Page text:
COP23 is significantly emphasizing the impact of extreme weather on climate change adaptation. This issue is even more prevalent with the major weather events that have occurred in the past several months: intense hurricanes in the Caribbean and the southern United States, flooding in South East Asia, and severe drought on the West Coast of the U.S. and northern China. In the opening plenary of the COP23, the Secretary-General of the World Meteorological Organization (WMO) laid out our past and our future projections: the outlook was grim. This past year was one of three hottest years on record, with these past five years being the warmest average since the WMO began monitoring in the 1850’s. And unfortunately, these severe weather events tend to impact the most vulnerable communities in the world.
The majority of hungry people live in the most disaster-prone areas of the world, creating an ever-continuous cycle of lack of food and further destruction. But these disasters are usually predictable: we can predict floods, typhoons, and droughts. Science has created a system of which we have a better understanding of how these systems work, when they will come, the effect they will have, and potential steps we can take to avoid their impact.
Article 7.7(c) of the Paris Agreement emphasizes adaptation to climate change, specifically with respect to increased technology and science to prevent the impacts of climate change. But the first step to prevention is warning. The Global Climate Observing System has determined seven global climate indicators to assist in the determination of the status of climate change. These indicators include surface temperature, ocean warming, atmospheric CO2, ocean acidification, sea level rise, glacier mass balance, Arctic and Antarctic sea ice level. These indicators give scientists better understanding and mechanisms of the impacts of climate change. Policymakers and scientists can then turn around and implement these impacts into cohesive plans to adapt to the ever-increasing harm from climate change, using these indicators to better predict where future harms will likely occur.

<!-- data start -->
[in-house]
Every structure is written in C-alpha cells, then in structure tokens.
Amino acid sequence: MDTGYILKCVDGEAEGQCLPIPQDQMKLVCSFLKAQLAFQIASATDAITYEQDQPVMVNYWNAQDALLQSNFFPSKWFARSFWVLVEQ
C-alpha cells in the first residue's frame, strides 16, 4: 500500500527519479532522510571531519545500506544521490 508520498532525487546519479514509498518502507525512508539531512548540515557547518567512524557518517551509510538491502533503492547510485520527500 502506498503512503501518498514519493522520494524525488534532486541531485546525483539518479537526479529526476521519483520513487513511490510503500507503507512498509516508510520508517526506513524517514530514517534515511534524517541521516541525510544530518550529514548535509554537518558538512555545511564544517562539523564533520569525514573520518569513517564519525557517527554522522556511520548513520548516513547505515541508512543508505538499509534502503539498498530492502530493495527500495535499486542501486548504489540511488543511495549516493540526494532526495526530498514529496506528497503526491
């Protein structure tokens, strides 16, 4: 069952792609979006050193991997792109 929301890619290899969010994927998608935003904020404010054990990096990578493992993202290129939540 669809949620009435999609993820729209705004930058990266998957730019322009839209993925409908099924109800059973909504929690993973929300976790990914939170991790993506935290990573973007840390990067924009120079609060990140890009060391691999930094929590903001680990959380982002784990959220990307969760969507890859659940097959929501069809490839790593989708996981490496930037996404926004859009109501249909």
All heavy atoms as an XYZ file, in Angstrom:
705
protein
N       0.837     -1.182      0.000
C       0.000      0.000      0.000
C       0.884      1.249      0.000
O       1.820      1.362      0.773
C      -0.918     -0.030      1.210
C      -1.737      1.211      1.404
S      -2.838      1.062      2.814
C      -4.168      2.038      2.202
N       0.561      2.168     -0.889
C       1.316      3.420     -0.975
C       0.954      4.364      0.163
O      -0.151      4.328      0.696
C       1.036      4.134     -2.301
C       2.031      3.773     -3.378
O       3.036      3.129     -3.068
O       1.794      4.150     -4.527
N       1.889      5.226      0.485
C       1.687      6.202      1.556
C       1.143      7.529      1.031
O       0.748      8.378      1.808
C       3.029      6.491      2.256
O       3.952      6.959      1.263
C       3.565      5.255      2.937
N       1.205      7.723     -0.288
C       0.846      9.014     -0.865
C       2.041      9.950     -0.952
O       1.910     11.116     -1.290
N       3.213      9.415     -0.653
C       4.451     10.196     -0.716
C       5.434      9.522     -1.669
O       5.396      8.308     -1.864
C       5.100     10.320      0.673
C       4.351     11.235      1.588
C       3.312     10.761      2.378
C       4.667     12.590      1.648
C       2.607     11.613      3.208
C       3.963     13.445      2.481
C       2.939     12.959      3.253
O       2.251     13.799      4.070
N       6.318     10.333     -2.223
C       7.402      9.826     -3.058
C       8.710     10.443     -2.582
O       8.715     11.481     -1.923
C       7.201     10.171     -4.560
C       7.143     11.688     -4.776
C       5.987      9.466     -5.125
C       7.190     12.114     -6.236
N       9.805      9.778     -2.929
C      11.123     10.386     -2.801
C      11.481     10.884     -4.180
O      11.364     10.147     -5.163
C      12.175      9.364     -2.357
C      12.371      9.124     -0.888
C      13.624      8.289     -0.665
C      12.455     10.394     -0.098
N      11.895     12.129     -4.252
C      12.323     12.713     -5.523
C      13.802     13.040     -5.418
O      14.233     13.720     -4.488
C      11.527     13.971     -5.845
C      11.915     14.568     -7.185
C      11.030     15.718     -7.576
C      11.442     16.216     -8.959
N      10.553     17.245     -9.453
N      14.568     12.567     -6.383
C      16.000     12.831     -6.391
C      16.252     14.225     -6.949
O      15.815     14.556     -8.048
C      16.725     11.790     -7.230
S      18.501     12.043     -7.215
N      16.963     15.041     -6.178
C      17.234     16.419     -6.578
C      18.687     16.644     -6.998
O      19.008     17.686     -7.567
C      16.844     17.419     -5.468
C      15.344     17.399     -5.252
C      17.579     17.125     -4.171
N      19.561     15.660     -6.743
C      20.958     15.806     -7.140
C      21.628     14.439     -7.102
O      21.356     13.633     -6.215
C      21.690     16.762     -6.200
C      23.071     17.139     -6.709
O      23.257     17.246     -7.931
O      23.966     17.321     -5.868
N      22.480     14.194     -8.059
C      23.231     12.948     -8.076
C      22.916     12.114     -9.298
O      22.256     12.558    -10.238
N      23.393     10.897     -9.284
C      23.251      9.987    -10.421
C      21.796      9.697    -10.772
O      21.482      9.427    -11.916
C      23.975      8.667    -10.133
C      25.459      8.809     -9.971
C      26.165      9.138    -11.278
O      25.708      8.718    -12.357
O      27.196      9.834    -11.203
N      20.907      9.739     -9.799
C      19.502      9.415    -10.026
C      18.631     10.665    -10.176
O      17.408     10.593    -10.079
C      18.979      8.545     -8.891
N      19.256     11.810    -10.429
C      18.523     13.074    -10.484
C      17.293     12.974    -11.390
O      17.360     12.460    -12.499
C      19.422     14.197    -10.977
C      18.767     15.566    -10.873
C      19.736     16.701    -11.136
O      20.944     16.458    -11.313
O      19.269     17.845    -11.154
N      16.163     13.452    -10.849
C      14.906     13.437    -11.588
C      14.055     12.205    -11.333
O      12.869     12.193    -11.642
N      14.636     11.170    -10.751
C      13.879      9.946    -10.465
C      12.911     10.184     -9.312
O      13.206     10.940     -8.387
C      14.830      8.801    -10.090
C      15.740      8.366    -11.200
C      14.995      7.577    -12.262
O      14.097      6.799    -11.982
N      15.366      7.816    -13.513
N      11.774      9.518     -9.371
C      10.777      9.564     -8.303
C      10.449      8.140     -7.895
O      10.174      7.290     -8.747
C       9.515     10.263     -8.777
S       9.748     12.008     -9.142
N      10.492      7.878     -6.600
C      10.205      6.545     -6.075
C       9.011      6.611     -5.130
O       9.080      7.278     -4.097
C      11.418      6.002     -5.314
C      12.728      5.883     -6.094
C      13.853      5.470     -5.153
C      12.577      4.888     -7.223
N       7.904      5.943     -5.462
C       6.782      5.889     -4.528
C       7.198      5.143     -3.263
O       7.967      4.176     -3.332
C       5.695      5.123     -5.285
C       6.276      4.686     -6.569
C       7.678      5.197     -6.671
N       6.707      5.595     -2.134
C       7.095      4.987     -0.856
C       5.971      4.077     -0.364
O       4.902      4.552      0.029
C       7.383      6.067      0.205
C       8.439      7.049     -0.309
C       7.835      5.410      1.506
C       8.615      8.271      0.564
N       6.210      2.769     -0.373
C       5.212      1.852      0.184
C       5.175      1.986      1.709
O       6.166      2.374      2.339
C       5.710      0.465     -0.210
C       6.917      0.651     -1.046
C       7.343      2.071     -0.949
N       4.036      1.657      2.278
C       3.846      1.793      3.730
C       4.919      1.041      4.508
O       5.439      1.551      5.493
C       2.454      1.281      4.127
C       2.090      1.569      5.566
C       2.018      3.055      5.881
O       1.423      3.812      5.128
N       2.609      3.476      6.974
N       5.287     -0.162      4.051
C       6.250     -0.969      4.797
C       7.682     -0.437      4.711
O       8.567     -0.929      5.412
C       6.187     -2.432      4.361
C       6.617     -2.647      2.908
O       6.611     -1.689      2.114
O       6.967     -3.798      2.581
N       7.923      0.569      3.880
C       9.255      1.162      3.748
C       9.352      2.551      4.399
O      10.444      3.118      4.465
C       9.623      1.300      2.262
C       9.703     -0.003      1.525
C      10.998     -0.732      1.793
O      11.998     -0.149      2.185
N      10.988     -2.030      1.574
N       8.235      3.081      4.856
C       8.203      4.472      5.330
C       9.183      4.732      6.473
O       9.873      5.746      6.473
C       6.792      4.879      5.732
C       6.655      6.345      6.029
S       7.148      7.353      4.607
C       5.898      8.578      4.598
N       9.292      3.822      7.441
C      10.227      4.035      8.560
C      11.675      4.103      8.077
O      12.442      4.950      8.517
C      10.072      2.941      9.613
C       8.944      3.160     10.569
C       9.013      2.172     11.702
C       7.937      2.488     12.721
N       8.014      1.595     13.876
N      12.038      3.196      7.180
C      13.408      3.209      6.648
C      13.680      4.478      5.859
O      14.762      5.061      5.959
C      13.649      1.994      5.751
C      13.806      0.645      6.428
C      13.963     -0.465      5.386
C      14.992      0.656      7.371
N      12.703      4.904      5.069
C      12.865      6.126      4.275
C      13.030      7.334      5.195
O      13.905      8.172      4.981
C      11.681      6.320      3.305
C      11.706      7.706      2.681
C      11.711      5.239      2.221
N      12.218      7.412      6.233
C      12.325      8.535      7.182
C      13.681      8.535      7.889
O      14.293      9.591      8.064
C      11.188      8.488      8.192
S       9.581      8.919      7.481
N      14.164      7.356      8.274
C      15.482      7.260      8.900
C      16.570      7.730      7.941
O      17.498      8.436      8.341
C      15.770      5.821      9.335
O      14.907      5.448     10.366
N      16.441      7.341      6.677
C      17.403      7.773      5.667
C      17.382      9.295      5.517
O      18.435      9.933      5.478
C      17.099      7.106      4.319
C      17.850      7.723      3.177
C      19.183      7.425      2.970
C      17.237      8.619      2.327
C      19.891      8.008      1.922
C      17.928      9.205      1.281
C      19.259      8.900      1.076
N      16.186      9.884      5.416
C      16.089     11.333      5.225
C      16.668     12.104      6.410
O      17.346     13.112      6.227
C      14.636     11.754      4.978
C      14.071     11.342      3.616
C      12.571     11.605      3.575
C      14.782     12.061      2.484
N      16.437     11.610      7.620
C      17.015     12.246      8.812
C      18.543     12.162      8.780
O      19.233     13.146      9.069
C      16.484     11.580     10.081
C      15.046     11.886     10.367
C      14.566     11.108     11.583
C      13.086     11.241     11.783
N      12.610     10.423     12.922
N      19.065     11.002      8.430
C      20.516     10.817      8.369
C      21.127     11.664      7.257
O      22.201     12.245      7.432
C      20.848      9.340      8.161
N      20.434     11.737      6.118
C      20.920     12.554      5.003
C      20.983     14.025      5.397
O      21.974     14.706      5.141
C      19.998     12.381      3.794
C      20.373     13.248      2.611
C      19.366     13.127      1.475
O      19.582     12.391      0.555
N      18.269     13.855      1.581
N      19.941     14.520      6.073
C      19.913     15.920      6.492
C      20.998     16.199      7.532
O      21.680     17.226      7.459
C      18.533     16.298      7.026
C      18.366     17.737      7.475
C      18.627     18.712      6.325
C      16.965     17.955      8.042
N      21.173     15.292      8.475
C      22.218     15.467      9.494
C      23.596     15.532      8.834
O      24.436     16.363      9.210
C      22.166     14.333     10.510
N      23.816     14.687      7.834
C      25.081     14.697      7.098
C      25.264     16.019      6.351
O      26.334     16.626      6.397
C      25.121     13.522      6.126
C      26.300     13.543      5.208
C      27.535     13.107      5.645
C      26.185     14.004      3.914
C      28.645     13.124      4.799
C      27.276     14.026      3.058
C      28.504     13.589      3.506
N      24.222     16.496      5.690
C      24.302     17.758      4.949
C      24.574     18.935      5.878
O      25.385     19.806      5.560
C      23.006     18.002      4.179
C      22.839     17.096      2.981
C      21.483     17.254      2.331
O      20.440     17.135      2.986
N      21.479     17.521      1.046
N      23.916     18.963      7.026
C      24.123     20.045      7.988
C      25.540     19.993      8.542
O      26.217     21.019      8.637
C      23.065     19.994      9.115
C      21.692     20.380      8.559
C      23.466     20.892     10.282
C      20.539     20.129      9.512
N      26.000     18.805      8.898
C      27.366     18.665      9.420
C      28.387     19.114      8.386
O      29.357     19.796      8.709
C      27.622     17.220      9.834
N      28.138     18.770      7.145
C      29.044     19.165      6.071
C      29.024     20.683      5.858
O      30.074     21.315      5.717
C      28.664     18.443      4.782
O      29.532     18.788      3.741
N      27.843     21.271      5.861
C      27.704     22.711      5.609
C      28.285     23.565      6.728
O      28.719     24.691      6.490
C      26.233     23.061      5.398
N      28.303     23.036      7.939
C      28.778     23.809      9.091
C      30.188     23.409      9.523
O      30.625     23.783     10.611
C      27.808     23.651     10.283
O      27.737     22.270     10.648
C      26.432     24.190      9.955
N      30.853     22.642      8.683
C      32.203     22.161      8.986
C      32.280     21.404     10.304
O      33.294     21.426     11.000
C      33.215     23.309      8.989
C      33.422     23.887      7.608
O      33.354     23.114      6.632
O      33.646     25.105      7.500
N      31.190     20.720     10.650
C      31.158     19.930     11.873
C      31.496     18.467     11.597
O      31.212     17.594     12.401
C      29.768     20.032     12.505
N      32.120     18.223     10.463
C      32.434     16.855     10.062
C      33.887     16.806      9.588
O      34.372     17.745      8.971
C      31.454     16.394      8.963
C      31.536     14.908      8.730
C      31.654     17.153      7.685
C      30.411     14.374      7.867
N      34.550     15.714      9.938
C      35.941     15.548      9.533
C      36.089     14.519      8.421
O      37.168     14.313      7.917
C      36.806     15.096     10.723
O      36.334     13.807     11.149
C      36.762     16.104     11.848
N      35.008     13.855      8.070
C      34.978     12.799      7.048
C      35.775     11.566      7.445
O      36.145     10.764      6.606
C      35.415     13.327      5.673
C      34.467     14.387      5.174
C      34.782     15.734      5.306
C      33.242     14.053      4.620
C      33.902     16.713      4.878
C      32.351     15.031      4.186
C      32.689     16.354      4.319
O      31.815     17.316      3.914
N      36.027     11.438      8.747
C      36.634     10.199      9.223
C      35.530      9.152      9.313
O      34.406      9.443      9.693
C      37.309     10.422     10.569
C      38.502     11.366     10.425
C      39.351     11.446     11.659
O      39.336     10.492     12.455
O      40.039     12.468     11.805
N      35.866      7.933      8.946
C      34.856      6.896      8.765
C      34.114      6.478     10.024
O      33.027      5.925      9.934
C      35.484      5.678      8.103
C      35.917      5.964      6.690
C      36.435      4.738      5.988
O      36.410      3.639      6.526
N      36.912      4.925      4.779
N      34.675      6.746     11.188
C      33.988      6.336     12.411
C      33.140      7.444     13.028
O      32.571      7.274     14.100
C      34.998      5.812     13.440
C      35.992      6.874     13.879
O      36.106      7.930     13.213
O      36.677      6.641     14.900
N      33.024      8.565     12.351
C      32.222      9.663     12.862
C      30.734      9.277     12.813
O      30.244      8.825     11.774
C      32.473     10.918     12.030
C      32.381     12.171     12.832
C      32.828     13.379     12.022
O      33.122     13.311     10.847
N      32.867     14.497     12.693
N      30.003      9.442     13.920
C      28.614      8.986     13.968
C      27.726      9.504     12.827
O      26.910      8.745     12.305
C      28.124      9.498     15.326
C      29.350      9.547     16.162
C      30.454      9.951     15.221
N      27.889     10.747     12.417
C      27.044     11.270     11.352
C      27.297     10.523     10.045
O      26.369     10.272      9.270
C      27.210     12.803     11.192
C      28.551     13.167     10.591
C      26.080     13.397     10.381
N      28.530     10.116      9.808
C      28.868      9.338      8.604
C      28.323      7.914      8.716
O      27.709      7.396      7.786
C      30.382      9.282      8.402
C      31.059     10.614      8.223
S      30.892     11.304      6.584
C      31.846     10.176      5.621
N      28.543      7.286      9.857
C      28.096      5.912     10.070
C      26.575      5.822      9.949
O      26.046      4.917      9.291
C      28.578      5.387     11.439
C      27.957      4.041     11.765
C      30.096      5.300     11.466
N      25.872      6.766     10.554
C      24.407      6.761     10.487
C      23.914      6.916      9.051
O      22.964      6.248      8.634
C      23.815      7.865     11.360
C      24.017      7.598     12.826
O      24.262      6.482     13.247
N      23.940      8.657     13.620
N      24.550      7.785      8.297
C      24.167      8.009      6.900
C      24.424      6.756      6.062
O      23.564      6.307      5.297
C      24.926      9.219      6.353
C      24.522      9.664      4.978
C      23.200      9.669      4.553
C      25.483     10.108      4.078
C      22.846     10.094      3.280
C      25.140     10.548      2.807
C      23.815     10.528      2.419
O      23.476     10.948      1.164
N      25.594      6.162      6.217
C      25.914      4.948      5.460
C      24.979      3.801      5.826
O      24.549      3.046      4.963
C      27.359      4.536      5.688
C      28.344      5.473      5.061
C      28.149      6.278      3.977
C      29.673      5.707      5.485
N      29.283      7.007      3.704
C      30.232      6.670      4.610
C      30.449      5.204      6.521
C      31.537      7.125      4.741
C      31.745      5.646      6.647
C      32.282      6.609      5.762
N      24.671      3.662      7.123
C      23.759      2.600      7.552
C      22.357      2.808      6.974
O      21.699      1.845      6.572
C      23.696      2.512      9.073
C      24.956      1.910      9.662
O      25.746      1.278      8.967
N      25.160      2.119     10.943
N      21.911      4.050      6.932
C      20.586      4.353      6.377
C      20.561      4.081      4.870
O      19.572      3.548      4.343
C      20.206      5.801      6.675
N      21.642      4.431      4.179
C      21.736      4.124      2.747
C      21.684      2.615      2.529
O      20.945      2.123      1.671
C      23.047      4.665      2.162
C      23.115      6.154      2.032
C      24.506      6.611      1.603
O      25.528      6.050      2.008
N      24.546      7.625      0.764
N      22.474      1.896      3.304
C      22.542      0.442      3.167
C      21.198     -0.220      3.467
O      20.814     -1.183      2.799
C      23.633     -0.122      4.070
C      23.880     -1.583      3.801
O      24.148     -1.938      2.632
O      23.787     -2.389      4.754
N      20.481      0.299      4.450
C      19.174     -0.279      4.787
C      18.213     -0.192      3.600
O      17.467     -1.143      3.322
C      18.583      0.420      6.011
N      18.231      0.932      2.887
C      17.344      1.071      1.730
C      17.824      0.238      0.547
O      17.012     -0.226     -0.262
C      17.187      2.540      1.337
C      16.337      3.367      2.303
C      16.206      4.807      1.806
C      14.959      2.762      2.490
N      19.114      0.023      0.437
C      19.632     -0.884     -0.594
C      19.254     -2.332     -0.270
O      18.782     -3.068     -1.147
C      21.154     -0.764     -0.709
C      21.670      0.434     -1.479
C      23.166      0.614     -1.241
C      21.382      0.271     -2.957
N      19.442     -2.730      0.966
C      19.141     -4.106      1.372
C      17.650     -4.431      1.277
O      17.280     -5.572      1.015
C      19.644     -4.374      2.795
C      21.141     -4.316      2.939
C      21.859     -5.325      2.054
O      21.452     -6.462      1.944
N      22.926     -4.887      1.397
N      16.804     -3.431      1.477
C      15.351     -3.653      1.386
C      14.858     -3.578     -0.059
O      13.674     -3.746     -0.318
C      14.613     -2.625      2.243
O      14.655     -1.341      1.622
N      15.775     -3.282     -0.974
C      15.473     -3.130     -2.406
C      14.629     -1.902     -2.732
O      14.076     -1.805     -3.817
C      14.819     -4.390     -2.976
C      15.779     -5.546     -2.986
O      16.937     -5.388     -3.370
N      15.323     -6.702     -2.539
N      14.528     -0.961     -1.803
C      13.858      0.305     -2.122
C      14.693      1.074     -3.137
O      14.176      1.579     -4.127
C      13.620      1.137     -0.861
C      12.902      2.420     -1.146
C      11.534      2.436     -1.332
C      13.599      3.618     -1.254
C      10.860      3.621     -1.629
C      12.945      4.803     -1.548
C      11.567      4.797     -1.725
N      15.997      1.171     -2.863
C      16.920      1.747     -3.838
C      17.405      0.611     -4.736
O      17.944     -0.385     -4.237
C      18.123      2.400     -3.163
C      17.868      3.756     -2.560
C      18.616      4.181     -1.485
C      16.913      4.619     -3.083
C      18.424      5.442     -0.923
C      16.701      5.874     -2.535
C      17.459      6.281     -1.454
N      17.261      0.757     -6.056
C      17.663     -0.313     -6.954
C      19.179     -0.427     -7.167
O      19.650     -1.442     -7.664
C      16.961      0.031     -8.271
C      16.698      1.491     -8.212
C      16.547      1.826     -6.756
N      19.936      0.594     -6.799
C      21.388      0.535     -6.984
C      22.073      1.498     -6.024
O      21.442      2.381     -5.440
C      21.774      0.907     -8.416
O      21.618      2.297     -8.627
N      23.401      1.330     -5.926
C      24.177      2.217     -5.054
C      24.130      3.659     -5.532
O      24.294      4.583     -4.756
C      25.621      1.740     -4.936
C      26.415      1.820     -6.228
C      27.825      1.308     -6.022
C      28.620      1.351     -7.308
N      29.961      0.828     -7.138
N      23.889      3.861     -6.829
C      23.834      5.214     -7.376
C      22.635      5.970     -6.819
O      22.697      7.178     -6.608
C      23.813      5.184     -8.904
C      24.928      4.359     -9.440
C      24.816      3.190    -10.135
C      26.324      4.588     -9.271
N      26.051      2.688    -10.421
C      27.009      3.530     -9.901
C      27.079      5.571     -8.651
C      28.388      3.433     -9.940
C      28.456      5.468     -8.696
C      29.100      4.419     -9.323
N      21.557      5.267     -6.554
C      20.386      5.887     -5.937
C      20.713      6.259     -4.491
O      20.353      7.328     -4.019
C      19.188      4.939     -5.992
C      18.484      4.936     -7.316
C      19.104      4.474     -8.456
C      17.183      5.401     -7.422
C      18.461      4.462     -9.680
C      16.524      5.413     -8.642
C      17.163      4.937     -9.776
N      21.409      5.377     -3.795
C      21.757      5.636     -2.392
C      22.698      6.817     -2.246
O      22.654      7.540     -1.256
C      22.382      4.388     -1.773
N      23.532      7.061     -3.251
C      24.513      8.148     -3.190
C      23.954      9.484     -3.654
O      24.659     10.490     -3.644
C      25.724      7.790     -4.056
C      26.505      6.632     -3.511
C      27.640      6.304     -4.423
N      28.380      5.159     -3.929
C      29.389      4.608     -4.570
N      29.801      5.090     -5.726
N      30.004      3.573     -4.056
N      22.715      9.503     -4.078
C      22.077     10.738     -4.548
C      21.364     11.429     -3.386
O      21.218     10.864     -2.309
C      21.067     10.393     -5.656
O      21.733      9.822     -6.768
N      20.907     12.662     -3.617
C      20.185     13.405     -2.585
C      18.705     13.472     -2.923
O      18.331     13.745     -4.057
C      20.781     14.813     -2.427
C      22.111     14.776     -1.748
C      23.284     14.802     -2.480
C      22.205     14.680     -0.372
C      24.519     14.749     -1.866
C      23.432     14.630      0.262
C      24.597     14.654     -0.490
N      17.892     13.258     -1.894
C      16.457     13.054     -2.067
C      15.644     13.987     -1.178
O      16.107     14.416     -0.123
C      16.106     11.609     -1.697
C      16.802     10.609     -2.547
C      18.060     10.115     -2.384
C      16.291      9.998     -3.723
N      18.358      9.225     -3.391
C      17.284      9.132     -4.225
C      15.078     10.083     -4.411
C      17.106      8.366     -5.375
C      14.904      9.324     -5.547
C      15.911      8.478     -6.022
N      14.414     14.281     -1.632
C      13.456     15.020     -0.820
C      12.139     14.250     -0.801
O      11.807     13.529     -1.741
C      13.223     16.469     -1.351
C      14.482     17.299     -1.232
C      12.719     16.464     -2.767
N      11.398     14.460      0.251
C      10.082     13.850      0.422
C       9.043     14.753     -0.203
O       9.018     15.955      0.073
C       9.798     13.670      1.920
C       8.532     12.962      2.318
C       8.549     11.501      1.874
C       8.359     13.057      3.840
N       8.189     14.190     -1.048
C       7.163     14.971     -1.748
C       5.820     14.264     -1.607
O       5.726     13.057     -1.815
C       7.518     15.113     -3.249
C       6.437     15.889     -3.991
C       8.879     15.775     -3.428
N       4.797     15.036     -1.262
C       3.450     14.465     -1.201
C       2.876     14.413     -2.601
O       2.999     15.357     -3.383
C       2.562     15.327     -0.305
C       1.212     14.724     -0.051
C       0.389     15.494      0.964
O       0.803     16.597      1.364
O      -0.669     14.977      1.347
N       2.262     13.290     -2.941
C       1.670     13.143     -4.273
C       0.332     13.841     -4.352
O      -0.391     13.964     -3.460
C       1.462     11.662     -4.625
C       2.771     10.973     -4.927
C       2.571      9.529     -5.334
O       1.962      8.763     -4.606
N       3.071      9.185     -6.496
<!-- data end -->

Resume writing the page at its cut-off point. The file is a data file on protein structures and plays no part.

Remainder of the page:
The UN and NGO’s have recognized the importance of science and planning in the implementation of adaptation plans to create better systems for individuals that live in the most prone areas. One particular group, the World Food programme, began implementing investment opportunities in local crops, reducing the focus to small community projects. These investment plans allowed farmers more security in their crops and gave them the ability to invest in better equipment and increased opportunities for advancement of their farming practices. Overall, by ensuring the farmer’s crops, especially in areas that are of greatest concern to climate change, the economy of the entire area was boosted.
Science plays an important role in understanding climate change. But science should also play an important role in the solution. By using the science that is already in place, communities and NGOs can establish better mechanisms for adapting to climate change and the harms that inevitably come with them. Petteri Taalas, Secretary-General of the WMO, warned that these severe weather events we have been observing are only the beginning. If there is no mitigation of climate impacts then the events will only get worse. But before mitigation can make any significant impact, countries must adapt. They must adapt to the impacts of climate change and science can be there, guiding them on their way to more sustainable development and security.